Season 5, Challenge 1: String Along With Me, Jan. 2014 

Challenge recap for  "String Along With Me":
Make a quilt using strings (strips of fabric no more than 2½” wide). Your entire project must be made from strings. It is OK to cut strings into other shapes.

Traditionally a "string" is a thin strip of fabric left over after cutting and the strips in a string quilt are often different widths.

For this quilt I made the heart using five different red fabrics and 5 different pink fabrics measuring between .25" and .75" wide. The cream-colored fabrics measure between 1" and 2" wide.

The burgundy colored stripes that run vertically at the top and bottom of the piece are ribbon sewn to the top. There are also beads outlining the pink part of the heart.

In the spirit of the string quilt, all of the fabric I used were scraps with the exception of the fabric that had the pink dots on the white background. I've had that fabric for awhile and have been waiting for the right project to use it in and I think having the pink dots helps connect the heart to the background.

Click on any of the photos to see larger images.

More about Heart on a String

Sunday, January 5, 2014

Project Quilting Season 5 Begins

It's hard to believe that Project Quilting is starting it's fifth season (and that I've participated the last four years!) So I'm excited to announce that it's time for Season 5 of Project Quilting to begin! This year I'll participate in as many as I can and I'm also a prize sponsor.

Like the last two years there won't be any judges, but there will still be prizes. Prizes will be chosen by random from all of the participants for that challenge.

At the end of the season there will be grand prizes and each time you enter a challenge your name will be put in the drawing for the grand prize. So the more challenges you enter, the better your chances for winning.

The schedule for this year is:
Challenge 1: January 5 - TODAY! 
Challenge 2: January 19
Challenge 3: February 2
Challenge 4: February 16
Challenge 5: March 2
Challenge 6: March 16

Each challenge is posted at noon CDT and due exactly one week later at noon CDT.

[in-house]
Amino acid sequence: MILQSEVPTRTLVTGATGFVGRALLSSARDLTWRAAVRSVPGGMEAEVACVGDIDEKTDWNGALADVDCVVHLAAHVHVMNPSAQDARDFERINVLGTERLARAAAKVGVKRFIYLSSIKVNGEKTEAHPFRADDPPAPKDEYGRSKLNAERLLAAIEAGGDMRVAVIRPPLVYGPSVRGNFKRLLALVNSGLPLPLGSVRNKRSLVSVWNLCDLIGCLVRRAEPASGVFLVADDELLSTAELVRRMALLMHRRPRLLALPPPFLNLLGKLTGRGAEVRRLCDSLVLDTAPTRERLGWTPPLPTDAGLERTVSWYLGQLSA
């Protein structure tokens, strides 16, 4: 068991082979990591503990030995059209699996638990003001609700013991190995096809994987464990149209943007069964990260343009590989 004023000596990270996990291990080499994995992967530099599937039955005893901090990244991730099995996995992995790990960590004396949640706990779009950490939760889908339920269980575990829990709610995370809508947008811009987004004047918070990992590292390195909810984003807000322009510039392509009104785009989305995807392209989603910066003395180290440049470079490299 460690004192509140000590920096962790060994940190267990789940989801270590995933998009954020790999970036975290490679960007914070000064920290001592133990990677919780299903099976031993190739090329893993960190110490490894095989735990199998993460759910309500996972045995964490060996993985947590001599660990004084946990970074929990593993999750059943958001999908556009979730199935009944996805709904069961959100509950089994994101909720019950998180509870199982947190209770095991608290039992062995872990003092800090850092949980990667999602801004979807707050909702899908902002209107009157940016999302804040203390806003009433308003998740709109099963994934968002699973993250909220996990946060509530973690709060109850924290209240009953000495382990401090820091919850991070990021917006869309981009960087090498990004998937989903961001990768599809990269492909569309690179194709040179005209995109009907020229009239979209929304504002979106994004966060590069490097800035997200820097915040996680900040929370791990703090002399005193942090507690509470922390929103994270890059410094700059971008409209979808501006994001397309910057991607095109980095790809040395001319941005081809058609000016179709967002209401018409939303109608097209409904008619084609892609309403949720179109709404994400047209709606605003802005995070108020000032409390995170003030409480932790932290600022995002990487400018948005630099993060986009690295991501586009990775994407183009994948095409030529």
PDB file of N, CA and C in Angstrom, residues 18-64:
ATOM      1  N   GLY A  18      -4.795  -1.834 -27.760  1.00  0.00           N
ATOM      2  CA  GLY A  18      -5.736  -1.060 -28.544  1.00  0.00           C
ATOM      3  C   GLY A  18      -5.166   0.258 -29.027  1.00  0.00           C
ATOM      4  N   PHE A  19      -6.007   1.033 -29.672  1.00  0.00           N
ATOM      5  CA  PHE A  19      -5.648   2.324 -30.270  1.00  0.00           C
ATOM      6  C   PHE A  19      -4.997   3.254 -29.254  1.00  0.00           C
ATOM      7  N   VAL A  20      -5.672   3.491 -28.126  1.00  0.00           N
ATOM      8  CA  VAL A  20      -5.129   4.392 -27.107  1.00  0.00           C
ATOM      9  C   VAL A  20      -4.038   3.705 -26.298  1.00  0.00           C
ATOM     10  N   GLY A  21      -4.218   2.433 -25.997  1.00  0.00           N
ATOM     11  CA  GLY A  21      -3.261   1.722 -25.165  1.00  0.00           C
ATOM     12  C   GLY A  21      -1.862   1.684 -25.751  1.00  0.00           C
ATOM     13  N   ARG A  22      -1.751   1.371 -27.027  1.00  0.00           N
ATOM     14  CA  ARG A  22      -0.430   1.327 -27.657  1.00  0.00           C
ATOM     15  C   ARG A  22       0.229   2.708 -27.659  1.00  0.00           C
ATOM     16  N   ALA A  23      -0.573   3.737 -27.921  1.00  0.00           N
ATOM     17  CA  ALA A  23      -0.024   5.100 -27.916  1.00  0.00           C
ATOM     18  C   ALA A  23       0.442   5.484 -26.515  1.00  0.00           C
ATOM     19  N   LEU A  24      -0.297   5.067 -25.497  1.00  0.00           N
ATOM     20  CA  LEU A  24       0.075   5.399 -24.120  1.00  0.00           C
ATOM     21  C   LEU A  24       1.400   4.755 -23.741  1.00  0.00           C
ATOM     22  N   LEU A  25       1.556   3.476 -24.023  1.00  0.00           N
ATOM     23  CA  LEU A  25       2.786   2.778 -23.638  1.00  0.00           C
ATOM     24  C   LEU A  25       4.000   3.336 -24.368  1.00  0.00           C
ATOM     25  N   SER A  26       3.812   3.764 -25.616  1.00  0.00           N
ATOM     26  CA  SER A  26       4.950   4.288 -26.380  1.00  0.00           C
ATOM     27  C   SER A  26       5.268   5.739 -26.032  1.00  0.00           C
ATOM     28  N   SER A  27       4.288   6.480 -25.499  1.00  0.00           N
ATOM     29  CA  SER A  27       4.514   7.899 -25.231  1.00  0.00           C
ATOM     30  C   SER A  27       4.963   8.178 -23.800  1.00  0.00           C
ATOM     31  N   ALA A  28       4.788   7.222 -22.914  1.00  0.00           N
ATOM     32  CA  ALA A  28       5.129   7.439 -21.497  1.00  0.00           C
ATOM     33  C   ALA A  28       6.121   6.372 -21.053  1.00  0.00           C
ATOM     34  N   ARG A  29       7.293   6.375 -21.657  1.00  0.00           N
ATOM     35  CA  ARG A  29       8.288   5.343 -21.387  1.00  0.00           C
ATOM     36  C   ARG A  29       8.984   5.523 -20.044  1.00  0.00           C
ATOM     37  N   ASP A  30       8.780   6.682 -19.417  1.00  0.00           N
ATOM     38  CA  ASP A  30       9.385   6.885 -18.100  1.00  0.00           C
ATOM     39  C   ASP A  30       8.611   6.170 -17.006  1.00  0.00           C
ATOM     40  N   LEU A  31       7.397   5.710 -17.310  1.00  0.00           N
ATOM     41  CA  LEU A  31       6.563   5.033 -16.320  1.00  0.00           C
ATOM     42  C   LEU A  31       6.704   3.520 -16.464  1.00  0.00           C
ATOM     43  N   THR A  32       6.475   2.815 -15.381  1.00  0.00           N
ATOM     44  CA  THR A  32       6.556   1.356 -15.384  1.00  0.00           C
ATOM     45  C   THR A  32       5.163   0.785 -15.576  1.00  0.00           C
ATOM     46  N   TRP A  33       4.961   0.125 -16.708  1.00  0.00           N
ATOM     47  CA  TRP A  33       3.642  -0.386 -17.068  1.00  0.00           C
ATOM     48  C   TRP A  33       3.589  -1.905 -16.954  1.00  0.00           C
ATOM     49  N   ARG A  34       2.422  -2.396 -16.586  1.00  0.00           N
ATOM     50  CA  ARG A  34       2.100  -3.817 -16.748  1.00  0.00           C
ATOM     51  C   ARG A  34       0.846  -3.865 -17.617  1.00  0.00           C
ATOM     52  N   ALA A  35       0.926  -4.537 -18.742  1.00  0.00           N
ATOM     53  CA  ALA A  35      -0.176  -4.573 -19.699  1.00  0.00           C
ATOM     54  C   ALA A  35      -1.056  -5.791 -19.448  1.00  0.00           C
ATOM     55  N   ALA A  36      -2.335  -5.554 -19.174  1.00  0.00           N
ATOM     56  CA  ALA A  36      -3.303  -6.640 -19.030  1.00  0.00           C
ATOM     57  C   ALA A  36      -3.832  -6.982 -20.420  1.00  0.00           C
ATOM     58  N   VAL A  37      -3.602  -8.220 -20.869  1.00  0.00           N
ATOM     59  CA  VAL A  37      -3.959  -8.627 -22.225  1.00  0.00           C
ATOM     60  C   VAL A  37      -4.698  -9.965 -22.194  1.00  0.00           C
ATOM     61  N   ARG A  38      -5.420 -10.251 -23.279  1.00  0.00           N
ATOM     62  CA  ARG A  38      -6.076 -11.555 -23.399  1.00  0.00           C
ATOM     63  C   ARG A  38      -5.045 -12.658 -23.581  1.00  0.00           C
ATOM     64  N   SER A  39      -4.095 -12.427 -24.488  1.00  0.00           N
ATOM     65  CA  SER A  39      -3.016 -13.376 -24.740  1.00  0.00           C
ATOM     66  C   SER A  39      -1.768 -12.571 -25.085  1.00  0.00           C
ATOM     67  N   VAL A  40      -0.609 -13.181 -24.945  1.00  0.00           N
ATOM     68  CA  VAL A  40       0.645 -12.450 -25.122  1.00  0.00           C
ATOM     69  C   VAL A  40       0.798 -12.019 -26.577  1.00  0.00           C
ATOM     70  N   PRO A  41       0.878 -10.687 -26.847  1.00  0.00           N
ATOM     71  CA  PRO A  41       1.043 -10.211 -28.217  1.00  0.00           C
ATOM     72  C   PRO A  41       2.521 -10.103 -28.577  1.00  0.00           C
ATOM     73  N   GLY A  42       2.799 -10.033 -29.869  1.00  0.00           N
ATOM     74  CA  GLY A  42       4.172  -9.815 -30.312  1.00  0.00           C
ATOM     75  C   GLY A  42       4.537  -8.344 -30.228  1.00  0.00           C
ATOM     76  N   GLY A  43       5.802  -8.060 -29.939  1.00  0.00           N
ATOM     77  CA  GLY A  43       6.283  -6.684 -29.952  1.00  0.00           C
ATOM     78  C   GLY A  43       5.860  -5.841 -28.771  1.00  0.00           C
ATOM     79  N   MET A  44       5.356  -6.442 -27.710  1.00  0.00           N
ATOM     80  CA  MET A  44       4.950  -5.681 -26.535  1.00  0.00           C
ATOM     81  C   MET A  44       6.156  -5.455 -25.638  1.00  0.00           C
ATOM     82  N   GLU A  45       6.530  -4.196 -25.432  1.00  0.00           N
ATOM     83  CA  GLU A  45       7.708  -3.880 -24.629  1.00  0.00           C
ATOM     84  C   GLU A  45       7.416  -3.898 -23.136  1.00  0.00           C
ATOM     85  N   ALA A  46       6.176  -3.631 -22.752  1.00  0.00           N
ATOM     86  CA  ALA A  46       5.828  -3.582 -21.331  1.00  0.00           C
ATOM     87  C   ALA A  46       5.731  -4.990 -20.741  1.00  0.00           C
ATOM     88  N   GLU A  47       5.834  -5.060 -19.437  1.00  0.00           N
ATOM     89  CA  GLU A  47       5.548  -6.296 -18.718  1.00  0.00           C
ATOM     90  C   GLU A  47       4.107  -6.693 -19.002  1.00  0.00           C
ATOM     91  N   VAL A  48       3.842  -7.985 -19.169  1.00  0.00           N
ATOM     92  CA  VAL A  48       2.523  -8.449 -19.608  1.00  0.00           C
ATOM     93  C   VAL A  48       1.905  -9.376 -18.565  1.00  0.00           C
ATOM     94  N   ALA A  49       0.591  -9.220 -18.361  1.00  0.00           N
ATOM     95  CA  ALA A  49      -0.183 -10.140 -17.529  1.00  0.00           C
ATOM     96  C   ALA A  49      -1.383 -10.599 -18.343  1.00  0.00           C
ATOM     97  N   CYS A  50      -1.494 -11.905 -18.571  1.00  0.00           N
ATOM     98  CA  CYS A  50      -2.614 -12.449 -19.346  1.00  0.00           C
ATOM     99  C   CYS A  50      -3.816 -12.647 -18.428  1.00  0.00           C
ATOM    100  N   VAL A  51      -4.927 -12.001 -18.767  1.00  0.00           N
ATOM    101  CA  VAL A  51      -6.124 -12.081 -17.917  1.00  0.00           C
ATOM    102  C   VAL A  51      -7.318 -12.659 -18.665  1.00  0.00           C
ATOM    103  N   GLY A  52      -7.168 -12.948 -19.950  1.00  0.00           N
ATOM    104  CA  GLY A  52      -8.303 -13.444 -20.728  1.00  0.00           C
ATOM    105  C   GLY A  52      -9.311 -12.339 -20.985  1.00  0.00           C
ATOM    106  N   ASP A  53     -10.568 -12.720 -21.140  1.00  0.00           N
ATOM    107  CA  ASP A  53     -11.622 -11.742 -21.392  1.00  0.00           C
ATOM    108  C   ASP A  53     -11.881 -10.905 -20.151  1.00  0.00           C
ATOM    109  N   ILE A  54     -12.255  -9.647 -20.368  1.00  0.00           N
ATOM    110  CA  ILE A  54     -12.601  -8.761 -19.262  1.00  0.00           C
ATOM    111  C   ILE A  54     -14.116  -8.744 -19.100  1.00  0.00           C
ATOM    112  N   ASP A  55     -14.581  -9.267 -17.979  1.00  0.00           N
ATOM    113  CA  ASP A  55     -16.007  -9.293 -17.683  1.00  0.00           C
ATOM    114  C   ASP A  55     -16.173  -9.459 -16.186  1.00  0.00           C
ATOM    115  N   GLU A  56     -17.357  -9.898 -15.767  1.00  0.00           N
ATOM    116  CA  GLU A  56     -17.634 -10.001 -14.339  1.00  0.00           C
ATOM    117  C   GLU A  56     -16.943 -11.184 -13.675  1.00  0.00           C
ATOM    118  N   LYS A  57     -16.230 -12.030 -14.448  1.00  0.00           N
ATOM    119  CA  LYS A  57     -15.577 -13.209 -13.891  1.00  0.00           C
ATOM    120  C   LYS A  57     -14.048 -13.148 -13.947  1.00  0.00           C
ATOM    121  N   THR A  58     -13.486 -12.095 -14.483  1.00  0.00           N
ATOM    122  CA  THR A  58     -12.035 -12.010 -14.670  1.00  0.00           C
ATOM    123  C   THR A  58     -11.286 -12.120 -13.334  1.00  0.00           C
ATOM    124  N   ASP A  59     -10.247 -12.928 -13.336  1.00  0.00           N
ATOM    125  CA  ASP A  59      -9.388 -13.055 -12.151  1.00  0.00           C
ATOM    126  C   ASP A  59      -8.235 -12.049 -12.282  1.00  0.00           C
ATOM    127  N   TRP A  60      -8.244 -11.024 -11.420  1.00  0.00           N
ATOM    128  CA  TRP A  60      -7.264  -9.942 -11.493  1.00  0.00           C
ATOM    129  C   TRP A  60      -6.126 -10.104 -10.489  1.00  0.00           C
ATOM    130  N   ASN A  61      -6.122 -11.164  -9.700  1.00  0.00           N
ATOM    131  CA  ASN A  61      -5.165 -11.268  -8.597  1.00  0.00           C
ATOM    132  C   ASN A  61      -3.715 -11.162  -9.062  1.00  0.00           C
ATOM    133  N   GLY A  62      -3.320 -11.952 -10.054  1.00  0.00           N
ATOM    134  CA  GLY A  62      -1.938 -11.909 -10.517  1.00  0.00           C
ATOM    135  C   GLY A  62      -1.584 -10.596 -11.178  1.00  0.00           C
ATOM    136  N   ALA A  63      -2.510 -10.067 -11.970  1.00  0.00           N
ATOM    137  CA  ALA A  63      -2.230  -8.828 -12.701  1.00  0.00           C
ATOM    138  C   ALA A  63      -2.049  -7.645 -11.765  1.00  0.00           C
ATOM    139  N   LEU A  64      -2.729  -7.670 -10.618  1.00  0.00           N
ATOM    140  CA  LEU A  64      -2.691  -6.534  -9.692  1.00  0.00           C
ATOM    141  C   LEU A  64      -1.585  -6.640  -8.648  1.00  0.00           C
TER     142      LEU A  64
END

The challenge will be posted on the "Persimon Dreams" Project Quilting blog and you can also find links about past seasons there.

Thursday, January 2, 2014

Both Sets of Dayton Landmark Quilts on Exhibit in 2014

Back in 2011 the members of the Miami Valley Art Quilt Network decided to make a set of Slice Quilts. Member Ronnie Doyal went out and took some photos of landmarks around the Dayton area. Six photos were selected and then "sliced" into parts with each quilter getting a separate part.

Each quilter could use any fabric or technique that she wanted but the colors had to be true to life and it was important that they all be the same height. Once the quilts were finished, they were hung next to the other slices in the photo.

We had such a good time that in the Fall of 2012 we chose 8 more photos to slice.

The first time we did it, I made the 6th slice in the "Dayton Skyline" quilt and the 1st slice in the "Sacred Heart Church" quilt. For the "redux" I made the 3rd slice in the "Industrial Dayton" quilt.

Both sets of quilts (made up of 40 total slices) will be on display at Aullwood Audubon Center and Farm from Jan 6-Mar 9, 2014. There will be a reception on Sun. Jan. 12, 2-4p. 

The center is located at 1000 Aullwood Rd. in Dayton, Ohio and is open M-Sa 9a-5p and Su 1-5p. There is a $5 fee for adults ($3 children) that also allows access to the center, farm, and hiking trails.